This post should have been called “What happens after you write a book if you decide to self-publish it,” but the title would have looked funny on the blog’s homepage.
Anyway, the first thing you should know, if you want to self-publish, if you see that releasing titles via KDP, Createspace, or Smashwords is free… well you should know that it’s not really free.
Using those services is free, but ensuring that you release something that looks like a book, reads like a book, and sells to people who are not related to you costs money. How much depends only on your budget and how much you can do by yourself.
That being said, we’re currently trying to raise $1,500 in order to release a compilation of short stories. The truth is, the actual amount is closer to $1,300 because of PayPal and Indiegogo fees.
And the first (and most important) thing to consider when crowdfunding a book is the cost of the perks. The cost of books, the cost of shipping, and all that.
Just to give you an idea: it costs me something like $10 (maybe even a bit more) to order a copy of one of my books from Createspace and ship it to wherever the person who wants it lives. The perk costs $20, but I receive something like $17 after PayPal and Indiegogo take their cut.
That’s a $7 profit, and its less than half.
Of course, there are other variables, such as people contributing more, and perks that cost nothing (such as e-books) and contributors who don’t select any perks.
So let’s say that in the end, we’re left with more than half. Let’s say $800.
That’s just enough to pay for editing, or if we get a good deal, we’re left with something like $200. And, yes, you need your book professionally edited. This is not the internet, this is something you’re asking money for, so it has to be as grammatically correct as possible.
Now comes the tricky part: the money wouldn’t be enough if I wouldn’t be able to design covers and format interiors for e-books and paperbacks. The work I do, that’s at least $500 in the world of freelance graphic designers. At least. Createspace charges more just for a professionally looking cover.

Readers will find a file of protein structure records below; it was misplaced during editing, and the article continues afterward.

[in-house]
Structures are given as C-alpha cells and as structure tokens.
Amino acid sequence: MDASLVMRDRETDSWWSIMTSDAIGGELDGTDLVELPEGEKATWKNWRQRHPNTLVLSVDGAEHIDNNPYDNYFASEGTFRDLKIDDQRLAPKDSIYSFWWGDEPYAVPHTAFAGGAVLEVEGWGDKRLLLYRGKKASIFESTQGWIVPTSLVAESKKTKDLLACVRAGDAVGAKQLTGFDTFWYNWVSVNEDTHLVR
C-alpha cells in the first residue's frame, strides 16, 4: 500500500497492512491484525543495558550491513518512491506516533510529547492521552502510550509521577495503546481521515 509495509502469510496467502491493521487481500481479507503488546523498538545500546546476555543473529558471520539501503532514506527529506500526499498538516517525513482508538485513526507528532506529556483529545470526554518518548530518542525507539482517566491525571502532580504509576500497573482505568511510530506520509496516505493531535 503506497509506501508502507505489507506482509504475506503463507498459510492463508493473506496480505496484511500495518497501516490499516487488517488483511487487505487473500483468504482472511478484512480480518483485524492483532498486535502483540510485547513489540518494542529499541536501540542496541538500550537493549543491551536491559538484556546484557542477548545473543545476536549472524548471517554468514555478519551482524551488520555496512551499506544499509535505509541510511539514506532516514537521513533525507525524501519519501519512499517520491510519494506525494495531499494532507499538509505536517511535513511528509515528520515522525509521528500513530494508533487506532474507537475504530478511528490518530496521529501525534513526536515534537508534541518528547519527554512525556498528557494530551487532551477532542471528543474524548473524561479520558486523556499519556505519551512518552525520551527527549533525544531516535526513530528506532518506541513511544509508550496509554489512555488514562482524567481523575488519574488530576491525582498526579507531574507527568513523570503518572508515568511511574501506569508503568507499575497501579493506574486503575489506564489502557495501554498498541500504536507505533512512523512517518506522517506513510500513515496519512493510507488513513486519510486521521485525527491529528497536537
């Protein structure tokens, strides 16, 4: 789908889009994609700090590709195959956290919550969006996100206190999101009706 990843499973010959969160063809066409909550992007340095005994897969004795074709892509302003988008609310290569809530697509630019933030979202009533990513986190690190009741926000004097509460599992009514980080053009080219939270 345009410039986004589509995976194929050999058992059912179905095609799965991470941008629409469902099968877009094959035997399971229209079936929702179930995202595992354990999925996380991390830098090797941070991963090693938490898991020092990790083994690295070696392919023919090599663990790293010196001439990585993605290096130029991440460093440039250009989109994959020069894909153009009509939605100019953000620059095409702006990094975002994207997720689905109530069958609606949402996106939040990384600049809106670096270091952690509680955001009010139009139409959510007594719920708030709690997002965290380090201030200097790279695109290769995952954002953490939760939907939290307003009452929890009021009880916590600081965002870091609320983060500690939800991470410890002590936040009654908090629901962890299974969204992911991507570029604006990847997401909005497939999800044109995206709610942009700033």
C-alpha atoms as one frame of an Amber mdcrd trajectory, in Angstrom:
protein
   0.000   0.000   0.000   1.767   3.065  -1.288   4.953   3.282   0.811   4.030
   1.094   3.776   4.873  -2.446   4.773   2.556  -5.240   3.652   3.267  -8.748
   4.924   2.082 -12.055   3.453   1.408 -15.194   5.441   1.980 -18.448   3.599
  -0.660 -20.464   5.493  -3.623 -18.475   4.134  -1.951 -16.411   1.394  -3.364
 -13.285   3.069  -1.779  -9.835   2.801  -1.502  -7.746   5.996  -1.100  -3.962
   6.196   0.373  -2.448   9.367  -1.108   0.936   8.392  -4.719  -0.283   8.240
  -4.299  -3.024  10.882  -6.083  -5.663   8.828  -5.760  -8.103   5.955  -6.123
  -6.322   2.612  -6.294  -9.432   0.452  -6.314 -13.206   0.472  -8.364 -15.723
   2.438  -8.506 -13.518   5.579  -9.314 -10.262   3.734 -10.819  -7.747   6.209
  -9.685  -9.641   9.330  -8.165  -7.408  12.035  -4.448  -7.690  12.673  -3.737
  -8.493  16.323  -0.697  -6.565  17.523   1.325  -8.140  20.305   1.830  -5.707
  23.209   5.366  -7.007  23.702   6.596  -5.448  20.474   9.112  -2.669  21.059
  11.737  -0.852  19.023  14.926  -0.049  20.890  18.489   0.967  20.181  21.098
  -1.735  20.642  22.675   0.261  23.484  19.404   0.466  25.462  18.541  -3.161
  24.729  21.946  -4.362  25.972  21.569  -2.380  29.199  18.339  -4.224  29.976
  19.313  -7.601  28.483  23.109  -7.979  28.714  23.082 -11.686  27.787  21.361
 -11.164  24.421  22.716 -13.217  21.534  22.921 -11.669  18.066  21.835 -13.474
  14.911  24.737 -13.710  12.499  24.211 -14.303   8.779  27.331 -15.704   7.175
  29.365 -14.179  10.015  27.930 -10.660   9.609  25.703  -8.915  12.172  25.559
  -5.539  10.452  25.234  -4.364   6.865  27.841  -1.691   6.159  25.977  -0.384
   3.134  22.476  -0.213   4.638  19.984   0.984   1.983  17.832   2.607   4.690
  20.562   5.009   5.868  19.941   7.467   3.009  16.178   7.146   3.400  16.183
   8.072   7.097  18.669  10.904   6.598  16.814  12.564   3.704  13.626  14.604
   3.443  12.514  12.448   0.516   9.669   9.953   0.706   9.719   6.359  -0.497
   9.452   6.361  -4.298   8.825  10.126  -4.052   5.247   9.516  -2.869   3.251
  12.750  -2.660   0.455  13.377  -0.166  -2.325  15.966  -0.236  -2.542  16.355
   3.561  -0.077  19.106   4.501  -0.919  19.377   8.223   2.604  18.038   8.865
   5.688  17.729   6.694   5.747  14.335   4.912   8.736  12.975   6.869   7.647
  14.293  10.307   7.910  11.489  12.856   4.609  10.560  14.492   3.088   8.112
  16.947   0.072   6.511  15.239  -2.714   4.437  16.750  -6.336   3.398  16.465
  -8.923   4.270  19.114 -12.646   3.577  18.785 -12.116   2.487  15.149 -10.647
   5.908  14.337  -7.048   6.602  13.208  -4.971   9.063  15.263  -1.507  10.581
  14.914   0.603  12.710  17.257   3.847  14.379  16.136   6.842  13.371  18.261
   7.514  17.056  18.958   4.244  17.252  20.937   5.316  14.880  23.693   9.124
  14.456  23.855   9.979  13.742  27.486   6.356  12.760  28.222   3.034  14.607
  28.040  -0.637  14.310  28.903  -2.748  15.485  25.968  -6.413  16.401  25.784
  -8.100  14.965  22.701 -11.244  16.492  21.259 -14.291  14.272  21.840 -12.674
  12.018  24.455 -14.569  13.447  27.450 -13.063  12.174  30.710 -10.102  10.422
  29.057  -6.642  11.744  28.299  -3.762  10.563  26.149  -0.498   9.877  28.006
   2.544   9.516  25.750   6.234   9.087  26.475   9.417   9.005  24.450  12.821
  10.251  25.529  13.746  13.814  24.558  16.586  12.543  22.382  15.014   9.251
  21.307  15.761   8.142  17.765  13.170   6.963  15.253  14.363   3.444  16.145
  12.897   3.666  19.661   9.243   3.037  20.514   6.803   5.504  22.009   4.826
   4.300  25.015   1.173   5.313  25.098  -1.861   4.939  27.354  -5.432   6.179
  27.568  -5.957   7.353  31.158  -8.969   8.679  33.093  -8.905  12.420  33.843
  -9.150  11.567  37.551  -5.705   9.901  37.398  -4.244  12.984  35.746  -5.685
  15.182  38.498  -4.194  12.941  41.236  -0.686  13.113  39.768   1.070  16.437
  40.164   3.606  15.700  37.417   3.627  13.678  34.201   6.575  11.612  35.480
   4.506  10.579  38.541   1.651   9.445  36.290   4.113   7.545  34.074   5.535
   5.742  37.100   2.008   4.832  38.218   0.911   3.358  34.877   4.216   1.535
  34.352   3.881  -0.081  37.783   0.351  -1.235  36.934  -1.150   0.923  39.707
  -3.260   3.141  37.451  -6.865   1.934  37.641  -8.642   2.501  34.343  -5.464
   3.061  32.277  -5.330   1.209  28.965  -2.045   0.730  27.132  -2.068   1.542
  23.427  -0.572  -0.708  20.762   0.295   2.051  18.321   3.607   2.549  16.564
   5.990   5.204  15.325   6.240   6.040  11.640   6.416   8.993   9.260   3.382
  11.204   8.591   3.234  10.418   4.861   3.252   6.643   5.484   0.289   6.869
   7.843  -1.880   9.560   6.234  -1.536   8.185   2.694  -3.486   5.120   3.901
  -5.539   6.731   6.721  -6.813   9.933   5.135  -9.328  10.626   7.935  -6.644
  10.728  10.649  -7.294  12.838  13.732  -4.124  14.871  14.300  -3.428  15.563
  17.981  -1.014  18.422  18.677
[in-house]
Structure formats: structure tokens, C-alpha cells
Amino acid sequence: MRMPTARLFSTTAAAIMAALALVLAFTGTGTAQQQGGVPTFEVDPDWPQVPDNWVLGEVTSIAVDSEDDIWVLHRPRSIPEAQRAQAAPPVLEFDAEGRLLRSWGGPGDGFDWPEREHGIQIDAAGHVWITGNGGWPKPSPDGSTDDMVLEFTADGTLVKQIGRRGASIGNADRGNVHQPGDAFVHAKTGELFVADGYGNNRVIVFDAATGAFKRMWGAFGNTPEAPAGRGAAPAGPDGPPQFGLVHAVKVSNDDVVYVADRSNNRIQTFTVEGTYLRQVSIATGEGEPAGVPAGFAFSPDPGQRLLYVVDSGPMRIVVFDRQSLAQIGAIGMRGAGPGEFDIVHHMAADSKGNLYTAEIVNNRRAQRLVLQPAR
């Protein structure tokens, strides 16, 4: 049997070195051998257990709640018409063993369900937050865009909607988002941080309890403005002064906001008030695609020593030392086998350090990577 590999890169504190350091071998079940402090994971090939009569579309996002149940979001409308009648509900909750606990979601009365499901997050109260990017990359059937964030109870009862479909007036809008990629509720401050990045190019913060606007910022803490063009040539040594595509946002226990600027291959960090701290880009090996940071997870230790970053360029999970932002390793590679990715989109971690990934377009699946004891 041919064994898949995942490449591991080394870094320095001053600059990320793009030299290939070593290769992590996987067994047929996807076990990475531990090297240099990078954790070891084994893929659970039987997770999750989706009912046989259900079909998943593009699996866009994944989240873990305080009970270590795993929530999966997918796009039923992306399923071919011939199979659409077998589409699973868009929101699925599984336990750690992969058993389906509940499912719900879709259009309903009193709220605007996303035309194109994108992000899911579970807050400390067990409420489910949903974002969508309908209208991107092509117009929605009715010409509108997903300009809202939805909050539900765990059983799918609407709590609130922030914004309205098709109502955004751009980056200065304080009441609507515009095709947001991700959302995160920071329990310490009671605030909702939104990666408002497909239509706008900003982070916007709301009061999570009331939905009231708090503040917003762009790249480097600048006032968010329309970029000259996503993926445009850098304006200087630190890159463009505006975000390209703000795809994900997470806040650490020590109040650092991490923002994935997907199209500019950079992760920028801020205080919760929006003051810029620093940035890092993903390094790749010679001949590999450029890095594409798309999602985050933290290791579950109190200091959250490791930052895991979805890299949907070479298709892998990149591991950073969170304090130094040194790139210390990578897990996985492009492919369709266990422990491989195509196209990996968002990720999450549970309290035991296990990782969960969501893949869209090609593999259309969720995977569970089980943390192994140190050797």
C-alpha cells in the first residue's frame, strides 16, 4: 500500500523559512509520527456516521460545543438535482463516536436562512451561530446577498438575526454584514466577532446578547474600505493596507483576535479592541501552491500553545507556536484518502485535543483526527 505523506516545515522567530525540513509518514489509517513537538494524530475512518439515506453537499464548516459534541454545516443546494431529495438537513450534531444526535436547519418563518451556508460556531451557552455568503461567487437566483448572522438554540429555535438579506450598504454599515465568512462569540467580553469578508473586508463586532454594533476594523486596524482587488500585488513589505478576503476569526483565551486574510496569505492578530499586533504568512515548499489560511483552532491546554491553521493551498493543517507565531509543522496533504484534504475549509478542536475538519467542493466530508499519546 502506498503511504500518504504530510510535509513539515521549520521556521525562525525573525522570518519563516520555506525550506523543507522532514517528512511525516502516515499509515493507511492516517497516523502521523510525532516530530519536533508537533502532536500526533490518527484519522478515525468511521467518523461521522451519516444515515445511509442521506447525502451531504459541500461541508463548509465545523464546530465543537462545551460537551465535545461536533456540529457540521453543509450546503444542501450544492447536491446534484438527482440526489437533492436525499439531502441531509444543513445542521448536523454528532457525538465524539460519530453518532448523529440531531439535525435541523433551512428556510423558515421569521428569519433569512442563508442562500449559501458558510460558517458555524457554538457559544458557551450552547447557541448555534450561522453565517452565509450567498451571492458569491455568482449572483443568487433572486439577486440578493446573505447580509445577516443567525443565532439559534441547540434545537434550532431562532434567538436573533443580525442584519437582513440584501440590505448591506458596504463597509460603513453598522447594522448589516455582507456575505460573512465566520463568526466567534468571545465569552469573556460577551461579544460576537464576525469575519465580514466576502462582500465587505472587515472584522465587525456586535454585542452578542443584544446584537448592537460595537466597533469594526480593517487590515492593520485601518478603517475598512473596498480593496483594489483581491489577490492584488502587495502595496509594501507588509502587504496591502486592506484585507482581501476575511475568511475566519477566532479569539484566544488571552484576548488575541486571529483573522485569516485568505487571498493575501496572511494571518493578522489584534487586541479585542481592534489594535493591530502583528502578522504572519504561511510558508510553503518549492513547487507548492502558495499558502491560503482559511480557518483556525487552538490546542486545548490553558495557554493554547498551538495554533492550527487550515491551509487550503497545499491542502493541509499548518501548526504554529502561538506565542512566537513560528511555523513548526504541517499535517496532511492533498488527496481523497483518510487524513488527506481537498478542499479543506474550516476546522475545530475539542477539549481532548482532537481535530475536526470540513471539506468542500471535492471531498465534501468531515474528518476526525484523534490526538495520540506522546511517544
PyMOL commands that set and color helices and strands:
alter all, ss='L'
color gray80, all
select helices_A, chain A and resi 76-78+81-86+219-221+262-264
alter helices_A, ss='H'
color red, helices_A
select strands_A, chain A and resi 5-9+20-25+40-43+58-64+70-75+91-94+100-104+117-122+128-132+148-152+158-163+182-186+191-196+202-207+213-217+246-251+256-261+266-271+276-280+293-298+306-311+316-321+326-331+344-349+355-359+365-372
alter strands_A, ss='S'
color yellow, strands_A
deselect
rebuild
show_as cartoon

So, yes, we can get a book released, and we also get to use the remaining $200 for marketing and promoting, which means paying for ads on relevant websites such as Goodreads, hosting giveaways and contests. Stuff like that. I don’t think there’s really a need to go crazy when it comes to spending on marketing and promoting a self-published novel.
Word of mouth is still the most important factor when it comes to book sales.
For instance, getting reviews. That is, most of the time, quite free. You find book bloggers, and you send them e-copies of your books to review. If you nice (and do some research before you try to pitch them the book) odds are they’ll be more than happy to read your book, review it, and thus help you out.
Because reviews are an important factor when it comes to sales. It’s just as important as getting people to actually visit your books’ Amazon or iTunes page.
That’s pretty much why we need the money, what we need it for, and how we want to proceed. Currently we’re at 37% funded with only 5 days left. We’ve got lots of perks still available, there are still two special offers available, and we could really, really use your help.
If you can’t help us with a contribution, don’t worry. Share, tweet, tell your rich friends about us. You can’t imagine how important (and rather simple) clicking the like button on our campaign’s page is.
You can find our campaign page here.
Once more, thank you for all your support,